I don’t want to participate in this system more than I have to, but I also don’t want to make something that you have to have money to enjoy — so these cards are a way for me to be generous with my work and practice in a small but material way.
I also love paper ephemera (again — a material experience!). These cards have been available for visitors to take home throughout the exhibition — after it concludes this Saturday, February 25th, I’ll give away any remaining cards through this newsletter.
Dovetailing nicely with one of themes behind my exhibition cards is the Goldfinch Textile Studio Eddie Smock Dress, a zero/low waste sewing pattern. I sew my own clothes sometimes, and I offered to help test this pattern for Emily.
Other than a singular coat (which was very low waste because I made a mock up first and then wove everything to size), I’ve never sewn with any of my hand woven fabric before, but, of course, not wasting any of it would be very important!
In case you like sewing too, I thought I’d share a link to the Eddie Smock Dress PDF pattern. There are no pattern pages to print and tape together, you mark everything right onto the fabric. I was super impressed with the comprehensive and information-packed pattern, which comes in two cup sizes and and inclusive size range. And there were so many good test sews too!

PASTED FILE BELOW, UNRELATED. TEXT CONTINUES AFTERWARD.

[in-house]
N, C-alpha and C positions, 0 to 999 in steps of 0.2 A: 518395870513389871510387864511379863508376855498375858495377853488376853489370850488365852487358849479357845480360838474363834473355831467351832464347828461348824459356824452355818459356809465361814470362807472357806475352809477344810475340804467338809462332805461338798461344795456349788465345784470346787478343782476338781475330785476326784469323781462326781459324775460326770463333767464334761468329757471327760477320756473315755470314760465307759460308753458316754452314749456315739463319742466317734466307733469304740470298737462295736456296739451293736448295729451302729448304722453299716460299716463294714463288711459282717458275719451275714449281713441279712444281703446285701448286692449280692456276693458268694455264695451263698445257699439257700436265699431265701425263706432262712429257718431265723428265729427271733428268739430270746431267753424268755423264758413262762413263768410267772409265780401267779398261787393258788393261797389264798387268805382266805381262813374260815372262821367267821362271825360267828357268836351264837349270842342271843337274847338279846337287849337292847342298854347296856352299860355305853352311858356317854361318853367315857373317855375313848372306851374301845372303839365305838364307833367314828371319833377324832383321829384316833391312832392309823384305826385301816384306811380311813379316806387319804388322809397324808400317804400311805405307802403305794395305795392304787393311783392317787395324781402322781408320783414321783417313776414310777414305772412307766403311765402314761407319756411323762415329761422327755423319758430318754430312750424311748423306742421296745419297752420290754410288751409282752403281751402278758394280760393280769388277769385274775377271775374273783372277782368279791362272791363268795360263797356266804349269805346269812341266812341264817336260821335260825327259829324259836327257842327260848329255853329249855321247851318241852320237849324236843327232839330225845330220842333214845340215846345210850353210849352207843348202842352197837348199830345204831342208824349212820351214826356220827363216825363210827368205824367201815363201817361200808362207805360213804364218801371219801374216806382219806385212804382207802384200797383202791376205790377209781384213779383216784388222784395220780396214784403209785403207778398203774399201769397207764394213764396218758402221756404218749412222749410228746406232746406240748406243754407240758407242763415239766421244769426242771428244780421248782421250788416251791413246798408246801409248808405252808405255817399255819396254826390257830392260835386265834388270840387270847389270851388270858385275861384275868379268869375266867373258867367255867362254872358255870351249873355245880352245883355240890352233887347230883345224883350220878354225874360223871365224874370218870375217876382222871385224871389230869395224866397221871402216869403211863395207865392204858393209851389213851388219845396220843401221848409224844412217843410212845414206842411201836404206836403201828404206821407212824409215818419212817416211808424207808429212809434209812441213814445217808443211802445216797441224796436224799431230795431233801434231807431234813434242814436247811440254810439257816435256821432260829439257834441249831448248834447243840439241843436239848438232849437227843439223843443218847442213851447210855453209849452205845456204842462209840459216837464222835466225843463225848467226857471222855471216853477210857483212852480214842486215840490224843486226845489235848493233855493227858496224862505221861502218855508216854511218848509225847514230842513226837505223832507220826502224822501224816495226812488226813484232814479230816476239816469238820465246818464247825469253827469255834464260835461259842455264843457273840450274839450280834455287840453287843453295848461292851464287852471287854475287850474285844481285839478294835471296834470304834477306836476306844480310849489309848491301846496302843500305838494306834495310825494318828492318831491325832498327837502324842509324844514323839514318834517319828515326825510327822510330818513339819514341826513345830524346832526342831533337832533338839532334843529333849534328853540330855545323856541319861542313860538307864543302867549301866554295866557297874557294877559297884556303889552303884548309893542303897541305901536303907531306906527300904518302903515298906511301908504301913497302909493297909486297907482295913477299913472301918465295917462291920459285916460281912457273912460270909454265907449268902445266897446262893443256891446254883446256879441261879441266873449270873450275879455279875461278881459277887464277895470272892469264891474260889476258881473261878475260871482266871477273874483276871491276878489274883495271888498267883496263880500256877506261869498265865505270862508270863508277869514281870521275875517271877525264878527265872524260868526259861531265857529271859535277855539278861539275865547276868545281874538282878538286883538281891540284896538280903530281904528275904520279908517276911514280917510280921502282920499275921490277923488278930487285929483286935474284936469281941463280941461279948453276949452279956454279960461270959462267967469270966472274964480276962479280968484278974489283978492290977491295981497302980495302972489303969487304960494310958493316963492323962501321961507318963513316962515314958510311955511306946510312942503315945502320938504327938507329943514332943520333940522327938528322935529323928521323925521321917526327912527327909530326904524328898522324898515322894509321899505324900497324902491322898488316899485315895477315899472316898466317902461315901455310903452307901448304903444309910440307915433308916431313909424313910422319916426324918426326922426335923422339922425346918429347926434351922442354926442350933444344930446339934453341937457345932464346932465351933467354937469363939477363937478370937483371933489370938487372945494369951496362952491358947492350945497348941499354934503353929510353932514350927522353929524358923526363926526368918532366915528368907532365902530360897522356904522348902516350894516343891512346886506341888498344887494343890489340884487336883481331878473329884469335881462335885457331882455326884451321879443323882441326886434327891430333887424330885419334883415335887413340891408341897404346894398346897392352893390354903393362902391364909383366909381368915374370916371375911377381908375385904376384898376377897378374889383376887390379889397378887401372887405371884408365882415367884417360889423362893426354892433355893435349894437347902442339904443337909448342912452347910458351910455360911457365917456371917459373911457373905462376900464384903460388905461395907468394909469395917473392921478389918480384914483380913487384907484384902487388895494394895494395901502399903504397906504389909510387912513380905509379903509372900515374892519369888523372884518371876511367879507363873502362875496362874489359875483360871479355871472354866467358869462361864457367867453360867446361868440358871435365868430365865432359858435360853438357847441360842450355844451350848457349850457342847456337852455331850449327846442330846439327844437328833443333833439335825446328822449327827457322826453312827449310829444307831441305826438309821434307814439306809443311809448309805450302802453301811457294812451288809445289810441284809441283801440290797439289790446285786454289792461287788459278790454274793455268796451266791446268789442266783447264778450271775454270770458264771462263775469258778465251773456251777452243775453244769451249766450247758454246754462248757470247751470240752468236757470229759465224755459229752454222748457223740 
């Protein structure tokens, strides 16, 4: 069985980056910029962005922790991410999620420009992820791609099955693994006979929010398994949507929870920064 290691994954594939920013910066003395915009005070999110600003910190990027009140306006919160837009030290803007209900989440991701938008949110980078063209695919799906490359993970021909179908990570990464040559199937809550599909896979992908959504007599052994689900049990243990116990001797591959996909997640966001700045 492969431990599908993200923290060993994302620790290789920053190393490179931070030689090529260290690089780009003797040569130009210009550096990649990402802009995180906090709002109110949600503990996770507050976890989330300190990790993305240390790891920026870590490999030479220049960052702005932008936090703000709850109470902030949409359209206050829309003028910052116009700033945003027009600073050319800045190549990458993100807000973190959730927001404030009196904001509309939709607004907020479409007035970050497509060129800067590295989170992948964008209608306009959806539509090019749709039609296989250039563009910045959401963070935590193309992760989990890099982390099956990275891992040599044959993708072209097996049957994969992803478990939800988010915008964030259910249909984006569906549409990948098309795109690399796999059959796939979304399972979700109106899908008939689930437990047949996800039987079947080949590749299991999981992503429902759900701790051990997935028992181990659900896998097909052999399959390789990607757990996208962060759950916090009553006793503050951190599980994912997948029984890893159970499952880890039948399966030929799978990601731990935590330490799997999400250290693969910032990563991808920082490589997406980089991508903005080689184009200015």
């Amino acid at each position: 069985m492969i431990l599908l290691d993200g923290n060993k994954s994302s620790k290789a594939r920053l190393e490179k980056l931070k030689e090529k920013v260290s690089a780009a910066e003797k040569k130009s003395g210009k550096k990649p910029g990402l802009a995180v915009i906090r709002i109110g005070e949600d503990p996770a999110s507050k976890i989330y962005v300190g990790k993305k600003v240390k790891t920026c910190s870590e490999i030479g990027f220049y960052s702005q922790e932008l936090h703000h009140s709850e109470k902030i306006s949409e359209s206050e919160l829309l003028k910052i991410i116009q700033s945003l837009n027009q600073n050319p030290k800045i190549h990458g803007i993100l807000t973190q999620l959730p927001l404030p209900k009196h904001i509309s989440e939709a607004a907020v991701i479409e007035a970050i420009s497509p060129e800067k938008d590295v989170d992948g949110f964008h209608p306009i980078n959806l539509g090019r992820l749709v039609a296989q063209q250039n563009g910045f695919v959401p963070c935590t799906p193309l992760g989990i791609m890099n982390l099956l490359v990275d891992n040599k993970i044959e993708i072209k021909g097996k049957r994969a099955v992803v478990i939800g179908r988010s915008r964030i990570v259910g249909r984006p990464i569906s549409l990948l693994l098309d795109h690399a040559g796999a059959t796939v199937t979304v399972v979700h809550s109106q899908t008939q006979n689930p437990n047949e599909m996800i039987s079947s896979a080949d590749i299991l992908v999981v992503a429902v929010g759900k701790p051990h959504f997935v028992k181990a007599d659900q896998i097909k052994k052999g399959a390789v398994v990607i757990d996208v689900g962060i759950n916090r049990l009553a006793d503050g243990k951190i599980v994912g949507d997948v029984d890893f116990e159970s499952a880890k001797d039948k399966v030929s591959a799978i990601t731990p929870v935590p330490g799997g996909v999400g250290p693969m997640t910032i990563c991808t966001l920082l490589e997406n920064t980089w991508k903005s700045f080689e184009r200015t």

2023 has been flying by so far. I’ve visited the Burlington Handweavers and Spinners Guild to talk about my practice and got to have a good poke around their library. Last week I visited with students at the Ontario College of Art and Design University to speak (virtually) with textile and jewelry students in the Professional Practice course.
Next month I’ll have some new things to share as I get back into some design work and studio projects.
In the end I wasn’t able to complete the test sew, but it’s still on my to-make list!
Just popping in to say that I love everything about your chair project given my focus on weaving functional textiles and my desire to weave some upholstery fabric this year (right after these napkins and then some garment yardage). I look forward to reading more about your process!
Such a great read. I would love to talk to you about the low waste pattern as I just ordered some rayon online. See you soon I hope. And save a card or two for me please!